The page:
Republicans these days like to claim that the Bush-Cheney administration wasn't really a conservative Republican administration at all, a sweaty, desperate maneuver that may nonetheless serve some function at least by helping some of them go on. The rest of us might do well to note that the last administration was full-speed ahead on tax cuts and deregulation as a way to strengthen the economy for the past eight long years, and that the result of this strategy was ever-more disparity between the rich and what used to be called "the poor" but what we might as well now call "everybody else," and the current position of the economy, butt-up in the ditch. Thus one can only shake one's head in disbelief at the latest soundbite coming from the congressional Republicans, that their stimulus proposal contains "more job-creation" than the Democrats', a slogan based on the entirely discredited notion that giving all the money to rich people is merely efficient administration and not willful sabotage of the government, a project they enthusiastically support when they think no one is listening.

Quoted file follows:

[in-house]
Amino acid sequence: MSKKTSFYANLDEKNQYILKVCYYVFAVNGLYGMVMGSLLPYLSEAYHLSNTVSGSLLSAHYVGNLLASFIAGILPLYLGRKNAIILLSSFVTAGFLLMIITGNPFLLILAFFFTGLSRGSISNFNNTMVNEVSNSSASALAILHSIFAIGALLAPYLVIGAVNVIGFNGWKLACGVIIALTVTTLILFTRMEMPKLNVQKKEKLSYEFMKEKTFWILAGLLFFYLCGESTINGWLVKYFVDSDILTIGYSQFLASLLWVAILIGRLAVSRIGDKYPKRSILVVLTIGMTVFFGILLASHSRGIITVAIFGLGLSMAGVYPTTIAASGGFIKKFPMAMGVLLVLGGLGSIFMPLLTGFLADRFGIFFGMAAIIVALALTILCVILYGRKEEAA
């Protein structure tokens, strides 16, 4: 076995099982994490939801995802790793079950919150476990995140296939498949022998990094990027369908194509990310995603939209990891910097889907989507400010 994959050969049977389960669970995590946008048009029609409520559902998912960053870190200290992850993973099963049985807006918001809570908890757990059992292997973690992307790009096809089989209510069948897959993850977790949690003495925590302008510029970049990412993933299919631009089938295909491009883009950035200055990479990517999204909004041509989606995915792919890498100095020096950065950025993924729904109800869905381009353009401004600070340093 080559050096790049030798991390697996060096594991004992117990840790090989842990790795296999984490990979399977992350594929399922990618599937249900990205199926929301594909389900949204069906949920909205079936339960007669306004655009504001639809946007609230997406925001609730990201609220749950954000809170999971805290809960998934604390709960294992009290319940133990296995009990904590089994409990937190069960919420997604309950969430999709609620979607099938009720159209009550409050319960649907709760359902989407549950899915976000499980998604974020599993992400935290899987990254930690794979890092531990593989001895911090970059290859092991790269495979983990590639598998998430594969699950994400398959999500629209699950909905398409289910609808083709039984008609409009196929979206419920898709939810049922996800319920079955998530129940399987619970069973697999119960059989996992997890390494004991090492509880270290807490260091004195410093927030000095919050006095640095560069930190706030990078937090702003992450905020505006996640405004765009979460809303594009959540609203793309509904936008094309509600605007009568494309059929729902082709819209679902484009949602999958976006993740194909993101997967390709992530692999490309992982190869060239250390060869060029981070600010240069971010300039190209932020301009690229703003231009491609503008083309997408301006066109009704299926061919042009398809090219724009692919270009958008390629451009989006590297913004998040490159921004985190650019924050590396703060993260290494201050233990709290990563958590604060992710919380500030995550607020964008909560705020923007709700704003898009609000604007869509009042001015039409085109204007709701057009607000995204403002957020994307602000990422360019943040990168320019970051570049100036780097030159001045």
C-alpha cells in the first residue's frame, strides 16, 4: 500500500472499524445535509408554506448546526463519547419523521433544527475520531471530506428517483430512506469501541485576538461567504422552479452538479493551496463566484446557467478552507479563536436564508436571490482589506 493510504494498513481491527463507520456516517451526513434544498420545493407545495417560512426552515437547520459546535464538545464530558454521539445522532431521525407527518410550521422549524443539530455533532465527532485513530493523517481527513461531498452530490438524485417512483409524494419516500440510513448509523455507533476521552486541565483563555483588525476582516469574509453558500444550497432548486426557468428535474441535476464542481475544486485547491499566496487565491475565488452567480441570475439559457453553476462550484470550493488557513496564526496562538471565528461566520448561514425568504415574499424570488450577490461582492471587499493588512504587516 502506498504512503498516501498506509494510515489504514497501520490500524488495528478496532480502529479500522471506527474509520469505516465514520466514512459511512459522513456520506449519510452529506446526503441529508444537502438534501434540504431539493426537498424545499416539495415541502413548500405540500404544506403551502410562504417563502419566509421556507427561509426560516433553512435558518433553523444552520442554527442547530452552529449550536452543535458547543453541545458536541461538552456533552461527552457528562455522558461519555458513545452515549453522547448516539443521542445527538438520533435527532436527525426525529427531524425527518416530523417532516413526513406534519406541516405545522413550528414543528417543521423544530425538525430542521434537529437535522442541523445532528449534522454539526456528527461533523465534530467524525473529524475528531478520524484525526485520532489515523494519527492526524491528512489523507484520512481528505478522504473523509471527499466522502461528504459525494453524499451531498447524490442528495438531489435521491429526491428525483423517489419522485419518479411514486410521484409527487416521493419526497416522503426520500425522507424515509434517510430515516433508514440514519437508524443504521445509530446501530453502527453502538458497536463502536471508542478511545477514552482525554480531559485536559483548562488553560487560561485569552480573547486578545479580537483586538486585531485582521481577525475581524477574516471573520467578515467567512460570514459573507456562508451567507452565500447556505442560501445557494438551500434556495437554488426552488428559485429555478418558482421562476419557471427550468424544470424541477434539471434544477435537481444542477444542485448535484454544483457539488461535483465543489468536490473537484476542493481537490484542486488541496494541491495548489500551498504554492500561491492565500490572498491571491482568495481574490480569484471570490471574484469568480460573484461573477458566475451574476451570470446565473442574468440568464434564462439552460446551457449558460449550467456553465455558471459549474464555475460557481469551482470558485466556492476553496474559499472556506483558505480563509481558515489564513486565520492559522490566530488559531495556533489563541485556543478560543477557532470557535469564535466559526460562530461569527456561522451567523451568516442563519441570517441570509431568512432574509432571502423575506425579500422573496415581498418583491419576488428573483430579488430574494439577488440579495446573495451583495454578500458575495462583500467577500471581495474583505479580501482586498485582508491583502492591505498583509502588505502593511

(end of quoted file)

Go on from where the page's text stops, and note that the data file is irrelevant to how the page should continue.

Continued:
Meanwhile President Obama was probably making a rare slip into snarkyness when he tossed off the line that Republicans shouldn't just sit around listening to Rush Limbaugh, and I imagine Obama regretted his loose tongue this past week as Mr. Limbaugh has enjoyed the (as everyone is saying) "ka-ching" cachet of being singled out in this way. But after a couple days of this, I'm wondering: maybe it's not such a bad idea if the conservative movement is identified in the public eye with Rush. His followers are legion, but not that big of a legion. When he says that everyone is expected to bend over and grab their ankles because Obama is black (and lord knows nobody ever criticizes black people, right?), if everyone else is paying attention we might start to notice that there are bigger legions out there. Limbaugh as titular head of the conservatives: I find that that grows on me.